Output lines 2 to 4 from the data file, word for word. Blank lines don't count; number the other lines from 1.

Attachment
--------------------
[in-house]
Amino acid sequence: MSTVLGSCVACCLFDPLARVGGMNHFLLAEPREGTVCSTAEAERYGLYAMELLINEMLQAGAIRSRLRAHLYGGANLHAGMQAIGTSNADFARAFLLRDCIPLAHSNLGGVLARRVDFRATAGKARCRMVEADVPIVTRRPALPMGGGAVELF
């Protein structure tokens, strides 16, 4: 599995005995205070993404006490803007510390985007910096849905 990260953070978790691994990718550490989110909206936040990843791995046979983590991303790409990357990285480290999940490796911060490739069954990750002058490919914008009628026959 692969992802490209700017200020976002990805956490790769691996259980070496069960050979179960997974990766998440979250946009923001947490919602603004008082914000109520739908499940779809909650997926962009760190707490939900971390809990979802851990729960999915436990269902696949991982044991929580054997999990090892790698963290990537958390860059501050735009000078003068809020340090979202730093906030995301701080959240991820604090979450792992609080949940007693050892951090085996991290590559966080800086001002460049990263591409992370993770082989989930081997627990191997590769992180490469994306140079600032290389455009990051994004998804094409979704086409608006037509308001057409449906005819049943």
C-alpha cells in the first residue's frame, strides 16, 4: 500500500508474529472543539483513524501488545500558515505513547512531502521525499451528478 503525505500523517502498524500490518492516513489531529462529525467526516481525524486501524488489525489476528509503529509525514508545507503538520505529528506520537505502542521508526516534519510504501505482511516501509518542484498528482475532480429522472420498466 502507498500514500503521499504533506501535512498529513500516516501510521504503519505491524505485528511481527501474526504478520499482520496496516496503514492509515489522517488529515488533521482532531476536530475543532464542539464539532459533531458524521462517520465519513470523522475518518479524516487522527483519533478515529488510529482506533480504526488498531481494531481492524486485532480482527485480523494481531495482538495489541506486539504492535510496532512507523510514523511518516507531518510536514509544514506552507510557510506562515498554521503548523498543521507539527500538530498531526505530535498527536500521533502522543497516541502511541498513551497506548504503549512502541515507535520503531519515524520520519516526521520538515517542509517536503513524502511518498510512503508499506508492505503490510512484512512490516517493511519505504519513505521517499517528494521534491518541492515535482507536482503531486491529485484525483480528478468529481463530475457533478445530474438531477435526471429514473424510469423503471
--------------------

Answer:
Amino acid sequence: MSTVLGSCVACCLFDPLARVGGMNHFLLAEPREGTVCSTAEAERYGLYAMELLINEMLQAGAIRSRLRAHLYGGANLHAGMQAIGTSNADFARAFLLRDCIPLAHSNLGGVLARRVDFRATAGKARCRMVEADVPIVTRRPALPMGGGAVELF
């Protein structure tokens, strides 16, 4: 599995005995205070993404006490803007510390985007910096849905 990260953070978790691994990718550490989110909206936040990843791995046979983590991303790409990357990285480290999940490796911060490739069954990750002058490919914008009628026959 692969992802490209700017200020976002990805956490790769691996259980070496069960050979179960997974990766998440979250946009923001947490919602603004008082914000109520739908499940779809909650997926962009760190707490939900971390809990979802851990729960999915436990269902696949991982044991929580054997999990090892790698963290990537958390860059501050735009000078003068809020340090979202730093906030995301701080959240991820604090979450792992609080949940007693050892951090085996991290590559966080800086001002460049990263591409992370993770082989989930081997627990191997590769992180490469994306140079600032290389455009990051994004998804094409979704086409608006037509308001057409449906005819049943």
C-alpha cells in the first residue's frame, strides 16, 4: 500500500508474529472543539483513524501488545500558515505513547512531502521525499451528478 503525505500523517502498524500490518492516513489531529462529525467526516481525524486501524488489525489476528509503529509525514508545507503538520505529528506520537505502542521508526516534519510504501505482511516501509518542484498528482475532480429522472420498466 502507498500514500503521499504533506501535512498529513500516516501510521504503519505491524505485528511481527501474526504478520499482520496496516496503514492509515489522517488529515488533521482532531476536530475543532464542539464539532459533531458524521462517520465519513470523522475518518479524516487522527483519533478515529488510529482506533480504526488498531481494531481492524486485532480482527485480523494481531495482538495489541506486539504492535510496532512507523510514523511518516507531518510536514509544514506552507510557510506562515498554521503548523498543521507539527500538530498531526505530535498527536500521533502522543497516541502511541498513551497506548504503549512502541515507535520503531519515524520520519516526521520538515517542509517536503513524502511518498510512503508499506508492505503490510512484512512490516517493511519505504519513505521517499517528494521534491518541492515535482507536482503531486491529485484525483480528478468529481463530475457533478445530474438531477435526471429514473424510469423503471